Efron claims that the traditional, non-Bayesian approach to statistics, known as “frequentism,” has the advantage that it “does away with prior distributions entirely,” with a resulting “gain in scientific objectivity.” This is true, I guess, but at a cost: Frequentism simply refuses to answer questions about the probability of hypotheses. To be specific, suppose that you went back to those expectant physicists and told them that they were only allowed to use frequentist reasoning and could not take into account their prior knowledge. You then asked them, based on the sonogram results, about the probability that their twins were identical. Frequentism flatly refuses to answer this question.
What this means in practice is that frequentism refuses to answer any actually interesting questions. Want to know whether the physicists at the LHC have found the Higgs boson? Don’t ask a frequentist. If he’s honest, he’ll admit that his methods can’t answer that question. All a frequentist can tell you is the probability that, if the Higgs boson has a certain set of properties, then the LHC folks would have gotten the data they did. What’s the probability that the Higgs actually has those properties? A frequentist can’t say.
For those who care, let me state that precisely. In frequentist analyses, all probabilities are of the form P(data | hypothesis), pronounced “the probability that the data would occur, given the hypothesis.” Frequentism flatly refuses to consider probabilities with the hypothesis to the left of the bar — that is, it refuses to consider the probability that any scientific hypothesis is correct.
The situation can be summarized in a Venn diagram:
One might naively have supposed that this would generally be regarded as a problem.
This makes the advice with which Efron concludes his article particularly silly: in the absence of strong prior information, he says,
Bayesian calculations cannot be uncritically accepted and should be checked by other methods, which usually means frequentistically.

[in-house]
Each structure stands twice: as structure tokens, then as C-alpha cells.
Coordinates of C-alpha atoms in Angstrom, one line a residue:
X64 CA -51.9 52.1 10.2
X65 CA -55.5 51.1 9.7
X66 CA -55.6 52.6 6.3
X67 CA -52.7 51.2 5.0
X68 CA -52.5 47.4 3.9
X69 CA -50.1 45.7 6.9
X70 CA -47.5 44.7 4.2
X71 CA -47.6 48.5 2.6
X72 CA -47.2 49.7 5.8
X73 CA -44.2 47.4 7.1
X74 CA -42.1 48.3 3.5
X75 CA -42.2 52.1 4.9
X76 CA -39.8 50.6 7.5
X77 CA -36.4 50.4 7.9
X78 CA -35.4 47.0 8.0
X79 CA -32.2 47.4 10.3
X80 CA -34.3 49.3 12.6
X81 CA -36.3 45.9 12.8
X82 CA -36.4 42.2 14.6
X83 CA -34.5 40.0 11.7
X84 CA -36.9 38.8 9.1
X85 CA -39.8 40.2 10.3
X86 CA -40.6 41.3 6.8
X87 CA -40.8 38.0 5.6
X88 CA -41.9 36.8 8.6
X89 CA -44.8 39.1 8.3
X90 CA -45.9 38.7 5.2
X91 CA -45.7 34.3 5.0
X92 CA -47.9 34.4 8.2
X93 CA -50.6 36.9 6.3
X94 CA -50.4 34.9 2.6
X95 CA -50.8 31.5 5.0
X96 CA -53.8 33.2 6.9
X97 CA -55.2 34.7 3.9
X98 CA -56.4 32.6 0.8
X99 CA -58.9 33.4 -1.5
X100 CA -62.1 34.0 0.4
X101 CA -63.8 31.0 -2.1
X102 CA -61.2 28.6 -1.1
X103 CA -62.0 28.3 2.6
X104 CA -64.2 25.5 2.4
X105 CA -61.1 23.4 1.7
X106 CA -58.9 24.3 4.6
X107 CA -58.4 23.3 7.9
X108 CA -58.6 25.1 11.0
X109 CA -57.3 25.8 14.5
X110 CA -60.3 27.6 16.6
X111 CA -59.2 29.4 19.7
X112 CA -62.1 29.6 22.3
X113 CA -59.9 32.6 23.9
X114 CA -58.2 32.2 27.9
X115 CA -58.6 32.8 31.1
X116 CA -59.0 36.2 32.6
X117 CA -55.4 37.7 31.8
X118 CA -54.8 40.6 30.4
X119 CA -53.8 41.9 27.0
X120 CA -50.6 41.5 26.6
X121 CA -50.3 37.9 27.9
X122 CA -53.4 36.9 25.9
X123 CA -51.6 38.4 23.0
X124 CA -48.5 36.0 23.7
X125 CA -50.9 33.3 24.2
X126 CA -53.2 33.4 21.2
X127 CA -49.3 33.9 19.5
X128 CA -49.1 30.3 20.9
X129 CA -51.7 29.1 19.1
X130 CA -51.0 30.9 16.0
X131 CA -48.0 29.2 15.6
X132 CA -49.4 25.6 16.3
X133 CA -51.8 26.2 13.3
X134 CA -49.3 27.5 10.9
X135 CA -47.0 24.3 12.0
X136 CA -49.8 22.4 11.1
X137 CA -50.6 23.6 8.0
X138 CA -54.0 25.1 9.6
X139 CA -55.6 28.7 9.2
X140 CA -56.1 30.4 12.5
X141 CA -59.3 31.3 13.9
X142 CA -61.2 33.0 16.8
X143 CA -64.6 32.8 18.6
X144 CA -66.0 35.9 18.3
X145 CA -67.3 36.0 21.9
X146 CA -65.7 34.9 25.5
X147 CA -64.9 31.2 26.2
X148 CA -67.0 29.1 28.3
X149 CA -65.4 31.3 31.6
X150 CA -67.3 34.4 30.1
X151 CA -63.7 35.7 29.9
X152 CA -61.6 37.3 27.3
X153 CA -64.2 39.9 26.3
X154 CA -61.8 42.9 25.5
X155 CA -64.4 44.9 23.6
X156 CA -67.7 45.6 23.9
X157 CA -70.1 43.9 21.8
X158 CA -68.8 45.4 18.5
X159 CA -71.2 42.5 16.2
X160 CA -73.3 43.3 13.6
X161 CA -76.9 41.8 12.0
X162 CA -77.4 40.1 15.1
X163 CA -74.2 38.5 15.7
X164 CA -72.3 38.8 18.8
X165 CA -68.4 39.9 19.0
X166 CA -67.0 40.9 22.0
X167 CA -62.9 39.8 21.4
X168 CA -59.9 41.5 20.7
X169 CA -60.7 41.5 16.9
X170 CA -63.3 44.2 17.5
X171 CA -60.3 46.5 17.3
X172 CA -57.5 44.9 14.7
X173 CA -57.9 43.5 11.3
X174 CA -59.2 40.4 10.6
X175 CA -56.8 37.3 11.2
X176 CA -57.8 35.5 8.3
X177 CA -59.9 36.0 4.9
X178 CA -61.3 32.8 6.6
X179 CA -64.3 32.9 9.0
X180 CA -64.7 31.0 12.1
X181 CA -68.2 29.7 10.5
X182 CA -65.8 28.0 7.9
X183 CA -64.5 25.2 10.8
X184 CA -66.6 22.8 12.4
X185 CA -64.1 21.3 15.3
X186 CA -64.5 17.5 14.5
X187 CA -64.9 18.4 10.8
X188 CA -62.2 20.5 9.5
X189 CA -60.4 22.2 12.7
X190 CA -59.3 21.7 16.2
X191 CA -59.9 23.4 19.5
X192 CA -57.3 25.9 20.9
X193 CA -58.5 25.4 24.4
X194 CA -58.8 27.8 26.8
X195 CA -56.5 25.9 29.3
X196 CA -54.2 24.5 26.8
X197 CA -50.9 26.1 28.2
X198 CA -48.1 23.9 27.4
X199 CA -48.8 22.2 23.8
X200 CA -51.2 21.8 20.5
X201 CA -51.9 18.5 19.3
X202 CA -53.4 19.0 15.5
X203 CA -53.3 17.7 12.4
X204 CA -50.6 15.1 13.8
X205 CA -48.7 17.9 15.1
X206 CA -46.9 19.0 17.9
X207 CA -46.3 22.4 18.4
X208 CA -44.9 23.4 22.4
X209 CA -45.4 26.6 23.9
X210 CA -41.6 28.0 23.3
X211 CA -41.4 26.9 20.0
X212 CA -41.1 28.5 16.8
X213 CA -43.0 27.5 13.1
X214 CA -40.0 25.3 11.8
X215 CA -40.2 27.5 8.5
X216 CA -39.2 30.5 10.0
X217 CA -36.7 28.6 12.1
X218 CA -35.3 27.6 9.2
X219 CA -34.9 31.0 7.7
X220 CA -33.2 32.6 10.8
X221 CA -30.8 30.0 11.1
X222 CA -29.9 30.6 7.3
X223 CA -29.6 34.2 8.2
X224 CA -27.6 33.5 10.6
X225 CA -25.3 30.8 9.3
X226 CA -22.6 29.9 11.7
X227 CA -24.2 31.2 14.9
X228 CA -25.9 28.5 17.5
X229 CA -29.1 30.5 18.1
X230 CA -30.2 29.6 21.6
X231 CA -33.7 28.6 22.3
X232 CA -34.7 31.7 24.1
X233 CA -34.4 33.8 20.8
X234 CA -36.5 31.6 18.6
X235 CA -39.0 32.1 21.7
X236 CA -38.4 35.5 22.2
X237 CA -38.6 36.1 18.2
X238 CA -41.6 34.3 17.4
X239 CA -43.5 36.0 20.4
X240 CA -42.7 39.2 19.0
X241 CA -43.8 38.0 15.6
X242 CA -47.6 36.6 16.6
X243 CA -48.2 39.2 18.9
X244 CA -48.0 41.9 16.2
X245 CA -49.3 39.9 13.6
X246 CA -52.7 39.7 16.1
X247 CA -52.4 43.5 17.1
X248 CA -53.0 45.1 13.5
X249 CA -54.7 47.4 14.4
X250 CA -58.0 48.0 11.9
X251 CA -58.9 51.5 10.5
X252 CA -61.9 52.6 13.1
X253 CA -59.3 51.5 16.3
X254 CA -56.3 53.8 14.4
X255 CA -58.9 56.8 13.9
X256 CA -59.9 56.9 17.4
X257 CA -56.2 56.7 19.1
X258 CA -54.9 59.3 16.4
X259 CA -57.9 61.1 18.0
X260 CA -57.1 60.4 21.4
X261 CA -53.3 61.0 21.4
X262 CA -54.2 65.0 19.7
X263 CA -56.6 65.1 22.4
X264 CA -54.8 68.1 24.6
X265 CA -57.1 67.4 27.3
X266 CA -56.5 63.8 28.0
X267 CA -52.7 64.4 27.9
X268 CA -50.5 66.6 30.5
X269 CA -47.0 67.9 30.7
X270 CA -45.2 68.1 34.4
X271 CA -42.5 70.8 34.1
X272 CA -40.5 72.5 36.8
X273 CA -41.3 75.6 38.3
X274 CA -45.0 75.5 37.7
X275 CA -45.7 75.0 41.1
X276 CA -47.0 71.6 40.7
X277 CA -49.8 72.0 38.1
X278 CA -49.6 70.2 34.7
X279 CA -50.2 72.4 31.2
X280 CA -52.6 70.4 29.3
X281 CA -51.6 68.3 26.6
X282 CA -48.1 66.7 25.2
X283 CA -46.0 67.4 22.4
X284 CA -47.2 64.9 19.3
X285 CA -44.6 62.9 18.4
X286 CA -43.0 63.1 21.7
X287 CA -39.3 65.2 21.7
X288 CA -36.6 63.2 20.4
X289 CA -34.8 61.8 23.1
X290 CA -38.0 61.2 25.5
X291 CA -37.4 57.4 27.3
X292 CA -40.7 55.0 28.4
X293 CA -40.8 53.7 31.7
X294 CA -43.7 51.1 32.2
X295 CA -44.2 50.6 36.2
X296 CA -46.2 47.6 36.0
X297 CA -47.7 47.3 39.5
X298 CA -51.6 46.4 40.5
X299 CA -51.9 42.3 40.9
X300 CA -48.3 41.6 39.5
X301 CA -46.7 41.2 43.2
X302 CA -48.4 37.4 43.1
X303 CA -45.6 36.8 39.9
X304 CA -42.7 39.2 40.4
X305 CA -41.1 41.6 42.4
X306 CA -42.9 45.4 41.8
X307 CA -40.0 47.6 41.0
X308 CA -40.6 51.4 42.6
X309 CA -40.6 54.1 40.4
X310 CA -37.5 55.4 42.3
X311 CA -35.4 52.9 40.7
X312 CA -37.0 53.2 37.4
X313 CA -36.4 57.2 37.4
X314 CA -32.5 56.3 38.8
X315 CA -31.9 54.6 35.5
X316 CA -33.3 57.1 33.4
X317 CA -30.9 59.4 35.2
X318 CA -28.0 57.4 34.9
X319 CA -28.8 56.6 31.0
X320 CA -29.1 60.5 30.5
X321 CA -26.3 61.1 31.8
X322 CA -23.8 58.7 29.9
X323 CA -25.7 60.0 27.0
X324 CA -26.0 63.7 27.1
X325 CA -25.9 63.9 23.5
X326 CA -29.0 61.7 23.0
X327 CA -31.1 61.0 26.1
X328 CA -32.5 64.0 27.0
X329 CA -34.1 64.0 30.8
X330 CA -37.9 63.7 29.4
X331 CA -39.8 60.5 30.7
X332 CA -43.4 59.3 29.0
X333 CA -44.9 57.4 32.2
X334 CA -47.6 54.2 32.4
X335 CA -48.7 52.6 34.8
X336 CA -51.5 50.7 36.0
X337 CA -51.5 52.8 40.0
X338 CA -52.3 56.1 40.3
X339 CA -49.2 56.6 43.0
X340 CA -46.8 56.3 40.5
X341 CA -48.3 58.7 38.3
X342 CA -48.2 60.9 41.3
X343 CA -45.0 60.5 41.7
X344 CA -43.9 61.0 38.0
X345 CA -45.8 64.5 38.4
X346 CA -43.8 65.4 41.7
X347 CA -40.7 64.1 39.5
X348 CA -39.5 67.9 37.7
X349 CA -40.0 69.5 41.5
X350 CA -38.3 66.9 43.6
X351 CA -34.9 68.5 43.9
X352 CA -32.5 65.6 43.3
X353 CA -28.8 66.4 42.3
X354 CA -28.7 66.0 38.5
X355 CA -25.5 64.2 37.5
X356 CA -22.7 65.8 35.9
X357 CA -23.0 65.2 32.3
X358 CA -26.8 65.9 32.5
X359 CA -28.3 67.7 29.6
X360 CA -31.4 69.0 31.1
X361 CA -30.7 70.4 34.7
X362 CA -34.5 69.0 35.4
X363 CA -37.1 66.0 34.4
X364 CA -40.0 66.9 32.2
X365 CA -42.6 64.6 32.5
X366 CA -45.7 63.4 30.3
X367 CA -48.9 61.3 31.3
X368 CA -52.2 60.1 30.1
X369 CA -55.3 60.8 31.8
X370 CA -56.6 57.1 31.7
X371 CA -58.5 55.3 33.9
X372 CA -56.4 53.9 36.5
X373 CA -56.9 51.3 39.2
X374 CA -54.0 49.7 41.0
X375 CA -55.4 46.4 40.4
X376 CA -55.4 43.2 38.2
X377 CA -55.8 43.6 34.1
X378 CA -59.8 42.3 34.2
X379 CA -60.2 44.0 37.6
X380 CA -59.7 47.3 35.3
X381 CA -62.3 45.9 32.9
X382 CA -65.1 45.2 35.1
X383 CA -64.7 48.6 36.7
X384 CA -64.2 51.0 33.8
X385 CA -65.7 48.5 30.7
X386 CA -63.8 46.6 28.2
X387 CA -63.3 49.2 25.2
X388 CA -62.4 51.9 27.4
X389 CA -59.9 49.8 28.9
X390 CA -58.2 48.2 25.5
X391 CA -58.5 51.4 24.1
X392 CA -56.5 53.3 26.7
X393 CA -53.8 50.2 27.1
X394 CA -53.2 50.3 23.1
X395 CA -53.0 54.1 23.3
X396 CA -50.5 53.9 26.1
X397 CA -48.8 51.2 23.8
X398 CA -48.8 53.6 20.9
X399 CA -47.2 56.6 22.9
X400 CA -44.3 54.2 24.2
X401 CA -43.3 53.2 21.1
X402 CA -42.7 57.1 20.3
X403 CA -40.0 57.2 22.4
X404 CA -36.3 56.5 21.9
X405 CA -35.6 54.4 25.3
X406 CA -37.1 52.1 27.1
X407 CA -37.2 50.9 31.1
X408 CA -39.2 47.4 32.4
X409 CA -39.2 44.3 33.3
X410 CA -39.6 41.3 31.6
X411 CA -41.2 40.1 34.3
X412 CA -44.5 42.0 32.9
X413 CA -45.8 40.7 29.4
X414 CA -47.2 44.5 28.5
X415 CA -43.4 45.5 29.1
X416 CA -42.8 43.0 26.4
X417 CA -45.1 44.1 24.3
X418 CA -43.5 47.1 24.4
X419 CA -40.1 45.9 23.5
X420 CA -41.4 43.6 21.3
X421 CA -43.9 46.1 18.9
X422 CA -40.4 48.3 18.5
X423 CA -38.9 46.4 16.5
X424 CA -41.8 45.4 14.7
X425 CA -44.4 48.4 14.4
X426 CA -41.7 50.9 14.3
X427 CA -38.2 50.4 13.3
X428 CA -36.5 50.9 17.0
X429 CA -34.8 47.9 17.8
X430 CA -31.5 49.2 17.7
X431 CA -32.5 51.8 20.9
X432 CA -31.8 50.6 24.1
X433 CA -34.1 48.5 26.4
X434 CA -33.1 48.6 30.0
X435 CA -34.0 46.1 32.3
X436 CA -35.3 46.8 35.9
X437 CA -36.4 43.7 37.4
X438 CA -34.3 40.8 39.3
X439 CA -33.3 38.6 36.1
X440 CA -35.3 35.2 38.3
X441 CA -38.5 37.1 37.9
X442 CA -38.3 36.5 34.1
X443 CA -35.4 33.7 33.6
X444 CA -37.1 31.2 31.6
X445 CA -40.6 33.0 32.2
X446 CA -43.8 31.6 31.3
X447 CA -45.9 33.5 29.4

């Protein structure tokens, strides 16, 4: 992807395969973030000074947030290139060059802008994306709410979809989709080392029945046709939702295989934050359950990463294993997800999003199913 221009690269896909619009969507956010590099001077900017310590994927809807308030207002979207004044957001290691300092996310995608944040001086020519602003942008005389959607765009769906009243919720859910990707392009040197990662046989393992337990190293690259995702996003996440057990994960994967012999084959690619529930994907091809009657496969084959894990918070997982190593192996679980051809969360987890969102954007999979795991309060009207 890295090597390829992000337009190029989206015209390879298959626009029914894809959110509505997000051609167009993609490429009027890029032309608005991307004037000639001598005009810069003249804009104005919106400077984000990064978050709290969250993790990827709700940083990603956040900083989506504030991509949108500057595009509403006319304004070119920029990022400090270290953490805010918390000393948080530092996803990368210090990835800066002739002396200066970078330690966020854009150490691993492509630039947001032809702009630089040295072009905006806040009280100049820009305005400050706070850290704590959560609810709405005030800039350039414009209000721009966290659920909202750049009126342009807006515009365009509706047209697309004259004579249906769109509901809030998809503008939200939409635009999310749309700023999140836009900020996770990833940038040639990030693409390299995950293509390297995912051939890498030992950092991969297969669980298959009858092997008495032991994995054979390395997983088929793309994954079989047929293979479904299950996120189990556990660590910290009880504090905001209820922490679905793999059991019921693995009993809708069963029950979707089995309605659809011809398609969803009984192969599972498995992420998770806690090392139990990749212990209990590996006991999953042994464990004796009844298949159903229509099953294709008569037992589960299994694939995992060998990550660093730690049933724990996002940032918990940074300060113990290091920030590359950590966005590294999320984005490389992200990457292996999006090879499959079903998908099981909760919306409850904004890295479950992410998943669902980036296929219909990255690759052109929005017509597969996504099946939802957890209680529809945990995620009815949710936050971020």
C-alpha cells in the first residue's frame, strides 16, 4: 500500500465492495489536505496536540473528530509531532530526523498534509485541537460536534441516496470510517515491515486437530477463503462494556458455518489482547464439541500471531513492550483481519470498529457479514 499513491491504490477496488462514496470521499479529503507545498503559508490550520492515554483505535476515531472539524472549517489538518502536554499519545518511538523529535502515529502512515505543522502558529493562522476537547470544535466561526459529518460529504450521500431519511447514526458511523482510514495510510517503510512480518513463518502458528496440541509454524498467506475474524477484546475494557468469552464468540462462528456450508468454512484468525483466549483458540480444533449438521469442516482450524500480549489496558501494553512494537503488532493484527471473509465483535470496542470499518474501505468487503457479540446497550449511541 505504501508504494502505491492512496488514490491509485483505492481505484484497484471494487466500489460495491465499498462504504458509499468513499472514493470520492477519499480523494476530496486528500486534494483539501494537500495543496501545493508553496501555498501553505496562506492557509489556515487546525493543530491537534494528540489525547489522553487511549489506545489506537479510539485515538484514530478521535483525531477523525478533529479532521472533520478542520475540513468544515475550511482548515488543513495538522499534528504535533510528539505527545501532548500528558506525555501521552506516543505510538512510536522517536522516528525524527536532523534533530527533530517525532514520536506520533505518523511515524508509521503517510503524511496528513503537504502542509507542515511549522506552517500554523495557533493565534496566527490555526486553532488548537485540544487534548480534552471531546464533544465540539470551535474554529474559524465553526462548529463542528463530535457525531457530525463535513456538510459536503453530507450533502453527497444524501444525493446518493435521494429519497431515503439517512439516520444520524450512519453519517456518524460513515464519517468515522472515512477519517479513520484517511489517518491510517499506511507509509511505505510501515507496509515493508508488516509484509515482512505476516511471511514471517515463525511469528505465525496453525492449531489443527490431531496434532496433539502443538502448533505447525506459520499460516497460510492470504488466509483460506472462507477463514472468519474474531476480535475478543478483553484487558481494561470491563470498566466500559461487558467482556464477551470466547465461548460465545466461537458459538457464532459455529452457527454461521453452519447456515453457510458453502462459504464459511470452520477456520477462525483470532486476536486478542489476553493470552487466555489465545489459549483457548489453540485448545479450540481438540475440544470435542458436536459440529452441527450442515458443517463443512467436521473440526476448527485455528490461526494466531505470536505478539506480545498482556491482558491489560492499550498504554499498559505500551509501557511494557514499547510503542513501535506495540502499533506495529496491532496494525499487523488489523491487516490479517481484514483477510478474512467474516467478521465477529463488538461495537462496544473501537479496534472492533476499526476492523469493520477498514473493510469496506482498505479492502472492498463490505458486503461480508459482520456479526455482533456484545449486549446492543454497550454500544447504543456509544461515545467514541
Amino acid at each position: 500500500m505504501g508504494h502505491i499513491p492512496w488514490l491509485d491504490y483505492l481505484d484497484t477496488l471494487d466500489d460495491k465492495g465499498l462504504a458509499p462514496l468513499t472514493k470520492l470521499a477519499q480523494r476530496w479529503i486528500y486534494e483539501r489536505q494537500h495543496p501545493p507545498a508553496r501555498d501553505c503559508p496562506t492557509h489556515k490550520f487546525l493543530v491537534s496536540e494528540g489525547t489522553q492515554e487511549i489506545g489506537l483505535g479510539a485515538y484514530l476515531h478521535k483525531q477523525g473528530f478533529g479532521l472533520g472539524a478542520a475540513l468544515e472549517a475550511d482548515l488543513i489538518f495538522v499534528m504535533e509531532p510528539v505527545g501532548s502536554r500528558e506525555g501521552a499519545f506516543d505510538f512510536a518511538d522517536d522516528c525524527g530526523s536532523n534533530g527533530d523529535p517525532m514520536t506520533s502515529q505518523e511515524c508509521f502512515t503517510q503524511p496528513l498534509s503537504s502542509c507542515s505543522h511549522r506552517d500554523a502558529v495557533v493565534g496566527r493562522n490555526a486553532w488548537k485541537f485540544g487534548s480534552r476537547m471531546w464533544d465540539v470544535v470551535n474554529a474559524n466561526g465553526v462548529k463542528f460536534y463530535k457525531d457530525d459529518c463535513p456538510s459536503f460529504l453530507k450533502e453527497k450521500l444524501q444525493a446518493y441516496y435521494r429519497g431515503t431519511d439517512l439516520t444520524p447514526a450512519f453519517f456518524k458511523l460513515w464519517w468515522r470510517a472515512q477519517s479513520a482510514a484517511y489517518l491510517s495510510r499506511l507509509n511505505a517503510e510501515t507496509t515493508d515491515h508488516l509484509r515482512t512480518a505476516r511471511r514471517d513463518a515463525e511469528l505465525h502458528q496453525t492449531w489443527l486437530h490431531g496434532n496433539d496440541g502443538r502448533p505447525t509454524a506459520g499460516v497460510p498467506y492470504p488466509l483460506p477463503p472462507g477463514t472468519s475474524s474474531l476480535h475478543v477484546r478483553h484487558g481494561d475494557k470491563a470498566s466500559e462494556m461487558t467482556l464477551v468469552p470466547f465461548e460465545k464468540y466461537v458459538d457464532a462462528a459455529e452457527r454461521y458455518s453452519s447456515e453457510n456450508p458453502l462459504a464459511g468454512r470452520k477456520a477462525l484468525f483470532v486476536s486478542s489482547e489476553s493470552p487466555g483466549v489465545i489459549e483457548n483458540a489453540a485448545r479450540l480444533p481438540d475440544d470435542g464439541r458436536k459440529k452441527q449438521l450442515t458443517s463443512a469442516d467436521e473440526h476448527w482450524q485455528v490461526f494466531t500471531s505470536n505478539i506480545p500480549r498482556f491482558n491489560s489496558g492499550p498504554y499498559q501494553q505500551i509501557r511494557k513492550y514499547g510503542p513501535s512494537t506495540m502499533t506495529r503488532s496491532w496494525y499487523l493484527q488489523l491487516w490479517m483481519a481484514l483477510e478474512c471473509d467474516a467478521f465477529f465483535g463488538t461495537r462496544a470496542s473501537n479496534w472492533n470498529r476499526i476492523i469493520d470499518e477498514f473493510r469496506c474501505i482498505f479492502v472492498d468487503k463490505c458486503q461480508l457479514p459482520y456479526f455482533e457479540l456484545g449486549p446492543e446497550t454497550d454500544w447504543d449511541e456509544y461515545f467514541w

This is meaningless. The Bayesian questions that depend on the prior are precisely those that frequentism refuses to address. If you don’t like Bayesian methods, your only choice is to decide that you’re not interested in the questions those methods answer. It’s a mystery to me how scientists make themselves go to work in the morning while believing that it’s impossible for their data to tell them anything about scientific hypotheses, but apparently many do.
(Actually, I’m pretty sure I do know how they do it: even the frequentist scientists are actually closet Bayesians. They cheerfully use the data to update their mental tally of how likely various hypotheses about the world are to be true, based on their prior beliefs.)
In the last part of the article, Efron advocates for an approach he seems to have developed called “Empirical Bayes.” I find the details confusing, but the claim is that, in some situations involving large data sets, “we can effectively estimate the relevant prior from the data itself.” As a matter of logic, this is of course nonsense. By definition, the prior is stuff you thought before you looked at the data. I think that what he means is that, in some situations involving large data sets, the evidence from the data is very sharply peaked, so that the conclusions you draw don’t depend much at all on the prior. That’s certainly true in some circumstances (and has been well known to all practitioners of Bayesian statistics forever).